Review: The Swiss Courier
I picked up The Swiss Courier by Trisha Goyer & Mike Yorkey because it looked interesting, and there happened to be a copy in my local library system. The Swiss Courier is about Gabi Mueller, a young woman living in Switzerland in World War II who has dual citizenship in the United States and Switzerland, although she appears to have been raised in Switzerland. Her language skills have landed her a high stakes job in translation, and recently she has become involved in the espionage office in hopes of helping the Allies win the war.
Things have begun escalating in Germany following an unsuccessful assassination attempt on Hitler’s life, including pressure on the scientists working on the “wonder bomb” that German leadership hopes will end the war in their favor. Gabi becomes intertwined in the drama, her life increasingly at risk as she becomes involved in the escape of a German physicist.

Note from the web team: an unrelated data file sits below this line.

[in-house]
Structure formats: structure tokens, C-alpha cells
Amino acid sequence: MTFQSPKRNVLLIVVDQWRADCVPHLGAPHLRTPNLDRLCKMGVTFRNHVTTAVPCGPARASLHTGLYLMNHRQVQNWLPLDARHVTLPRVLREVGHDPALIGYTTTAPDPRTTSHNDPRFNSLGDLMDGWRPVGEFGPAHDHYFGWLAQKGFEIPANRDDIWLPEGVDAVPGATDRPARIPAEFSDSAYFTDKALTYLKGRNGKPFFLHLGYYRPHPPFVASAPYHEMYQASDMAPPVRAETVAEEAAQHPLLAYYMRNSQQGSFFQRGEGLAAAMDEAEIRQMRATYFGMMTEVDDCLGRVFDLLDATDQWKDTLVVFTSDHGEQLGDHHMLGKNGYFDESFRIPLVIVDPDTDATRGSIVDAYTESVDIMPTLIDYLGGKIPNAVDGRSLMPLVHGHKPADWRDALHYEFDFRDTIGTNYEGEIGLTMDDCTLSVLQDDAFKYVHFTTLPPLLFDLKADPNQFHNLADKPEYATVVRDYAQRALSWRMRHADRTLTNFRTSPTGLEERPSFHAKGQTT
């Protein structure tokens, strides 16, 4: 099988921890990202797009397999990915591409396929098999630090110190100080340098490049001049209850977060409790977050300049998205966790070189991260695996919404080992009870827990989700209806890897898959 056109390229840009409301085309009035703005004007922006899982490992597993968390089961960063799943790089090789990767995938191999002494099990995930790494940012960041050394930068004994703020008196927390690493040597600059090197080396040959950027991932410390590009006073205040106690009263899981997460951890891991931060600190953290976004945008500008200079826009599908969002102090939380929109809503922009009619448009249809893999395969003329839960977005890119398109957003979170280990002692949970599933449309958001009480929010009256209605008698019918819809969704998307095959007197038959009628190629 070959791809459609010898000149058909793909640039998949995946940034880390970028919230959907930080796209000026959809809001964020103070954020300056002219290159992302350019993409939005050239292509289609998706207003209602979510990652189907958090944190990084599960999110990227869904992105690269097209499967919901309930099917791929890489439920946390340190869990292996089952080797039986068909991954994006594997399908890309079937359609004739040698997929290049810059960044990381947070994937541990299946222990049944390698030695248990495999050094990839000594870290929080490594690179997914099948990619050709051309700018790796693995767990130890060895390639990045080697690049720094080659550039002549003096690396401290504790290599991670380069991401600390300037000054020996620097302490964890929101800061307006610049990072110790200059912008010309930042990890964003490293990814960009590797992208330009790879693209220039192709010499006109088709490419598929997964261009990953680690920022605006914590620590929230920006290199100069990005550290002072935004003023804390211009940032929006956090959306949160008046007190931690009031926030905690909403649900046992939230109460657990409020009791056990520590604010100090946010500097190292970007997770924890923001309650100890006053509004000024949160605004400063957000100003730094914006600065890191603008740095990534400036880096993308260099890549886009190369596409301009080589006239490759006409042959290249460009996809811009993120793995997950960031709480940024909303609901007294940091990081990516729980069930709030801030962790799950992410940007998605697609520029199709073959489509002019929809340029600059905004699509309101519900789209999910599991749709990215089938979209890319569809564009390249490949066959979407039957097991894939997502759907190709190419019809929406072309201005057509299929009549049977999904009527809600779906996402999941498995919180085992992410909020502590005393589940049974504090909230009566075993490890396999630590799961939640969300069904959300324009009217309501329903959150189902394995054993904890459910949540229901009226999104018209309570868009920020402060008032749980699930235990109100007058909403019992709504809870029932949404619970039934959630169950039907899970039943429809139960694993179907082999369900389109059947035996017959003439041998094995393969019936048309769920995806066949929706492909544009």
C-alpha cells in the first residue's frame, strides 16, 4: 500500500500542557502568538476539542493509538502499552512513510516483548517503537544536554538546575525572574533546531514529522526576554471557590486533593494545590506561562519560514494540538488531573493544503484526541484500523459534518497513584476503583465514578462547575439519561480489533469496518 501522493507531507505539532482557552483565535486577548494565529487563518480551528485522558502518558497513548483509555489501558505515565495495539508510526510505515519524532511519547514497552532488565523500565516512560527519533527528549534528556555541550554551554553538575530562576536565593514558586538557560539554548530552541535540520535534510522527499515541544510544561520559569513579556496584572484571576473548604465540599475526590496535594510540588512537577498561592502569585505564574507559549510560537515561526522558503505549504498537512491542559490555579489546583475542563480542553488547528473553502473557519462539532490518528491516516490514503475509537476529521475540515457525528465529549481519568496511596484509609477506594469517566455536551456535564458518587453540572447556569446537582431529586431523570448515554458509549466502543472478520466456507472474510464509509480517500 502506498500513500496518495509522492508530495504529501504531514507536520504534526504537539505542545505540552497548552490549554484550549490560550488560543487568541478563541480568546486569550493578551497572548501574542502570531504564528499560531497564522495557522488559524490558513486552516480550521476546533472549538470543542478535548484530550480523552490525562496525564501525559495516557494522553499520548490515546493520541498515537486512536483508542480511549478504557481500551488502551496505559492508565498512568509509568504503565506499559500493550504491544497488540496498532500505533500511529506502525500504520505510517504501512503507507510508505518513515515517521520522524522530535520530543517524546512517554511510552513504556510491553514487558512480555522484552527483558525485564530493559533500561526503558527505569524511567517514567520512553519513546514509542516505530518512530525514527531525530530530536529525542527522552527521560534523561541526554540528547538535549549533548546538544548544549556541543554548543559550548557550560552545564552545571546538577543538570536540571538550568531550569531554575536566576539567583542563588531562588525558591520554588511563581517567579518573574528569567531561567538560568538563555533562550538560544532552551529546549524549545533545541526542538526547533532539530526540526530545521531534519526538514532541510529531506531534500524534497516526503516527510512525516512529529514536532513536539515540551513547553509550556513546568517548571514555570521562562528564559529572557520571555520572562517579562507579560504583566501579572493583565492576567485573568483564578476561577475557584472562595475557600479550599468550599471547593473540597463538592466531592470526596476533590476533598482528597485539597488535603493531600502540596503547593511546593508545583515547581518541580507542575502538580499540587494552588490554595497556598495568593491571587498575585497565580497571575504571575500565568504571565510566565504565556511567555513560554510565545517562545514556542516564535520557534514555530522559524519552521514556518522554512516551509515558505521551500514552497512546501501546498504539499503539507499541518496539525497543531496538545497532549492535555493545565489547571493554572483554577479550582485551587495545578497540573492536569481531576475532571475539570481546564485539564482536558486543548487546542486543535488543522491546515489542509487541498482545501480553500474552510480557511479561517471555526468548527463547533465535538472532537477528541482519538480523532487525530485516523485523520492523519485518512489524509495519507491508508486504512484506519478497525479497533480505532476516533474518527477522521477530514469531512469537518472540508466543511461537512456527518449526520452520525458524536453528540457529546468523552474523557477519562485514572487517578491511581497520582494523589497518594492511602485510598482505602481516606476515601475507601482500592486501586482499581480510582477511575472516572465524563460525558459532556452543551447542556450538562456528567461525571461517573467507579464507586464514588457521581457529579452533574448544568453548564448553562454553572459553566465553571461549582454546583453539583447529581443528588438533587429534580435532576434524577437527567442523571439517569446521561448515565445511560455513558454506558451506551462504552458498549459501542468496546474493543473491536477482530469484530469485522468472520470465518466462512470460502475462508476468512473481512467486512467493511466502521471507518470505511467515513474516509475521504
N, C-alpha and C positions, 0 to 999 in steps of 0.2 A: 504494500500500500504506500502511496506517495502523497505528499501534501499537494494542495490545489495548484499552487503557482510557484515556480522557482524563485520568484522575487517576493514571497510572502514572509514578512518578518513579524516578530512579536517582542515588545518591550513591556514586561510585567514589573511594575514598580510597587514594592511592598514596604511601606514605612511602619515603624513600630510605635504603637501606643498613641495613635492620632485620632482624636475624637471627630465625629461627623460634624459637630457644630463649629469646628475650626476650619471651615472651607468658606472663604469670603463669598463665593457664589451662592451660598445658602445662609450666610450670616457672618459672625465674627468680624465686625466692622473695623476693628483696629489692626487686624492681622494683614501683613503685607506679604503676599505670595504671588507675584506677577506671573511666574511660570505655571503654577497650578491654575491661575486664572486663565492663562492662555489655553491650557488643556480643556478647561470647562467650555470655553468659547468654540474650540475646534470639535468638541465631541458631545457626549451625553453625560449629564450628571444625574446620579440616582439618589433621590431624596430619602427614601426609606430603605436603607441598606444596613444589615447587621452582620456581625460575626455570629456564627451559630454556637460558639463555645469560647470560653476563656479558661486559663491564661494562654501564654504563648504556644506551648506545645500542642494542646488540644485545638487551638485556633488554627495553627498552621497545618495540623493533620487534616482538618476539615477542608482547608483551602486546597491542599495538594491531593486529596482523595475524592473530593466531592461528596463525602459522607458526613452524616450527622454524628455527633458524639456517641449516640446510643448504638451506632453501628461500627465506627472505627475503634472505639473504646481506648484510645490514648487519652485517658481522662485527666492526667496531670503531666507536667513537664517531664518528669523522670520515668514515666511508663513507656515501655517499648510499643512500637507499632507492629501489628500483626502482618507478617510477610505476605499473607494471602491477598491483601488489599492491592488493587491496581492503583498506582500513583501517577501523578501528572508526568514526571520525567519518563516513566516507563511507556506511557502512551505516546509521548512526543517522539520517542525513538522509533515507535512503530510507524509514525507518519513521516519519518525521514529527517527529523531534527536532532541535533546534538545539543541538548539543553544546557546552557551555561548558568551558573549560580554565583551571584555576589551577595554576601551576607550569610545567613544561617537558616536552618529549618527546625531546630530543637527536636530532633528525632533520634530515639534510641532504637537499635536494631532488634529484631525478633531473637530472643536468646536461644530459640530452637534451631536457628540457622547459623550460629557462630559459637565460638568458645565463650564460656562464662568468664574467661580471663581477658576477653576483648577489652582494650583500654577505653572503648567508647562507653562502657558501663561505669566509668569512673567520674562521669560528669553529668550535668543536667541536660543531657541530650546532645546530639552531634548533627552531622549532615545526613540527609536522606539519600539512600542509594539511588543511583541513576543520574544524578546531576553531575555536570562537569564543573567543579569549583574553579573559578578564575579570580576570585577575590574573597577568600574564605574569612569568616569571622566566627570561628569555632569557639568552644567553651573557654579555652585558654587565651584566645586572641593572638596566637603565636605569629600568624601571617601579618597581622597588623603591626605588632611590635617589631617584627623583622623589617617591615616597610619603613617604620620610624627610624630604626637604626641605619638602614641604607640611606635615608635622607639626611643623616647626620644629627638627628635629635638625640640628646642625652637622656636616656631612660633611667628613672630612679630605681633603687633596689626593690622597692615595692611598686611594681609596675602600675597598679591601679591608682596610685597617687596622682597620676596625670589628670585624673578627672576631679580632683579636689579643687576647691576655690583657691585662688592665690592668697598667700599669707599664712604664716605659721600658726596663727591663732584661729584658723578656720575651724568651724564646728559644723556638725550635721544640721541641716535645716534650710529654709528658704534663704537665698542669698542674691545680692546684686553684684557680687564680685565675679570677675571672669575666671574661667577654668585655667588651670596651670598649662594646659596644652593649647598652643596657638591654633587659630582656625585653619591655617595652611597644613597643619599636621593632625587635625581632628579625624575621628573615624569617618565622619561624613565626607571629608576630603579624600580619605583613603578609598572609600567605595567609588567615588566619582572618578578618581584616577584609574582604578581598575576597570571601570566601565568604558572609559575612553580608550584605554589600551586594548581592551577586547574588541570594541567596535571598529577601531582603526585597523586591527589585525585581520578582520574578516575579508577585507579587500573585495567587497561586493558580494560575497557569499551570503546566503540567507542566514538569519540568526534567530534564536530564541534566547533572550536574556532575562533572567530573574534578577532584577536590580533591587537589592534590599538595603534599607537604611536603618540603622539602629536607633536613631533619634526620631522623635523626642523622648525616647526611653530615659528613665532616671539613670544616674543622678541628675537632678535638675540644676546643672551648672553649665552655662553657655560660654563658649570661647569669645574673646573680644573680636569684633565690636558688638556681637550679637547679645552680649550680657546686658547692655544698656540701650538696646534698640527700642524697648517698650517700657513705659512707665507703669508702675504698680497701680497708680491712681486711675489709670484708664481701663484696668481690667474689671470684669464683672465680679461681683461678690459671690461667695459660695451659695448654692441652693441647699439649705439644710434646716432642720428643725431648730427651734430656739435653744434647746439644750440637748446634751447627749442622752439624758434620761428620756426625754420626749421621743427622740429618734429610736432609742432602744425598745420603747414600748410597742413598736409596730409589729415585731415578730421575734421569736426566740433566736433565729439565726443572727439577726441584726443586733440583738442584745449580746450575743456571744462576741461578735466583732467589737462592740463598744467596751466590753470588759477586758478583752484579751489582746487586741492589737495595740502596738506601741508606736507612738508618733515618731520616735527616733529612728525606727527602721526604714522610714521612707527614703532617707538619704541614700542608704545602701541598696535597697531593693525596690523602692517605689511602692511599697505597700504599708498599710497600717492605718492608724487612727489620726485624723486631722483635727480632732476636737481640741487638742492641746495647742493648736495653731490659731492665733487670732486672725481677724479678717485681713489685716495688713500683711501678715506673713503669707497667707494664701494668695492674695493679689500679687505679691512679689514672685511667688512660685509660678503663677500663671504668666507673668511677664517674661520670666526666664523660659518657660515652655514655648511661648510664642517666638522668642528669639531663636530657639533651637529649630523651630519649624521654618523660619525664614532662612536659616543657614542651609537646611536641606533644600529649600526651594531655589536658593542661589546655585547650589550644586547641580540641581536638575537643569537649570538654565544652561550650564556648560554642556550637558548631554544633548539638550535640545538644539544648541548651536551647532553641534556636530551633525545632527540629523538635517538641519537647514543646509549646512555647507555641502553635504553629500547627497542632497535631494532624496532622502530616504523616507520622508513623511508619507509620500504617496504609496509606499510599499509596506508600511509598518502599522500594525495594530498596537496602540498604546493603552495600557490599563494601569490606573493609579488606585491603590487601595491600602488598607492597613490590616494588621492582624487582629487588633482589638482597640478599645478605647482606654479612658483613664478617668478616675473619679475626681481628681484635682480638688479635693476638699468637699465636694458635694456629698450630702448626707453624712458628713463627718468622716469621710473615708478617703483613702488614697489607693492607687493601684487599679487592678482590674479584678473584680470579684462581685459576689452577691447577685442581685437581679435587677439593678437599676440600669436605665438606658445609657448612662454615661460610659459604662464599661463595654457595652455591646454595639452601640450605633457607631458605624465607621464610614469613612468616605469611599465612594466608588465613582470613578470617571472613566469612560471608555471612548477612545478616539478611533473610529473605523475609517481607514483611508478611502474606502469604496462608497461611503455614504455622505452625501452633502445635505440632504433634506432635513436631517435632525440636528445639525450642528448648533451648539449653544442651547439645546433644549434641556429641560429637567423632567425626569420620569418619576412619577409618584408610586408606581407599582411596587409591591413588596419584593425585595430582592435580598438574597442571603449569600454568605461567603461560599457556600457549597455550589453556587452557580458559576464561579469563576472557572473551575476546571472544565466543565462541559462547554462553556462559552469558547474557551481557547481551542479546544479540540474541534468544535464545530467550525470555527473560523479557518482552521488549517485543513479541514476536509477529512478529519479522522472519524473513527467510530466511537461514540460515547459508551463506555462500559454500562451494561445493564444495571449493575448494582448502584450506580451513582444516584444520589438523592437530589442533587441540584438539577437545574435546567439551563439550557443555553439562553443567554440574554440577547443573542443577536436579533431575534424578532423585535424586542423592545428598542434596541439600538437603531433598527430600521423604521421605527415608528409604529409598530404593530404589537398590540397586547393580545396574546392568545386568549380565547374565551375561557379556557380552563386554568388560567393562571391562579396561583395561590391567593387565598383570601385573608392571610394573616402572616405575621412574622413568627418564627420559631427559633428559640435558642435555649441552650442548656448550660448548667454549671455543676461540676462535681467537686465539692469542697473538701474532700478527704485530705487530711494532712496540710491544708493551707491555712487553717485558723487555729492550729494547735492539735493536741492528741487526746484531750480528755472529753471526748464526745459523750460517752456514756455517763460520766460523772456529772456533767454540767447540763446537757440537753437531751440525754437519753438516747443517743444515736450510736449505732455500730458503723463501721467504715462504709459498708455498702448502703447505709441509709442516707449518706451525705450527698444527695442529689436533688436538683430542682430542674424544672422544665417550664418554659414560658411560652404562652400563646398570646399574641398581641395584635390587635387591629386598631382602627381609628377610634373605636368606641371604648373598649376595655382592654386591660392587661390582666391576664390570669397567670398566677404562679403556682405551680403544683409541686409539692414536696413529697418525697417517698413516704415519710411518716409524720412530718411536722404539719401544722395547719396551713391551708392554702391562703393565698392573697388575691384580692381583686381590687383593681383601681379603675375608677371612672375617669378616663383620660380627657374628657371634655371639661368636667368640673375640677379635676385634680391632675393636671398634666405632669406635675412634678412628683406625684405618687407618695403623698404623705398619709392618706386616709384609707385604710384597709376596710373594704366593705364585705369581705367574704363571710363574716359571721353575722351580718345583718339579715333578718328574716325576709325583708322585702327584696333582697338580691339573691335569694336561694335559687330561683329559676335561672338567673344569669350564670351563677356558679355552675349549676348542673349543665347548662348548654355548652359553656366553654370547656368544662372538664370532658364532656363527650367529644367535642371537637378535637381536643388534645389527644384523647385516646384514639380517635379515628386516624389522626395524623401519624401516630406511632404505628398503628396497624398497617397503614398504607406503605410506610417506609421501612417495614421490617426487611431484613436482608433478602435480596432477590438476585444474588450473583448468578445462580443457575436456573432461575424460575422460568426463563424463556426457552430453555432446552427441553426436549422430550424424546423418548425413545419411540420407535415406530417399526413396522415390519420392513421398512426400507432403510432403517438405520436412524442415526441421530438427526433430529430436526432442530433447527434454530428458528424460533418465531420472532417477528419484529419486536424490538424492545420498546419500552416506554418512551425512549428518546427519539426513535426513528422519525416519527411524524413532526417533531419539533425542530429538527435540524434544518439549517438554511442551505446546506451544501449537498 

There is a lot that set up this book to be amazing. In the introduction, they mention the failed assassination attempt on Hitler (portrayed in the movie Valkyrie) and note that impact was that the Gestapos search to root out those who did not agree with the Third Reich was amplified. But if that was meant to explain how the characters in the book handled things, the connection was lost on me. Names and historical facts were dropped in an attempt to connect things, but with little finesse, and no explanation of how things connected. The side plots, such as Deitrich Baumann’s treachery, seemed interesting but really took away from the main plot.
Overall, I’d give this book just one star.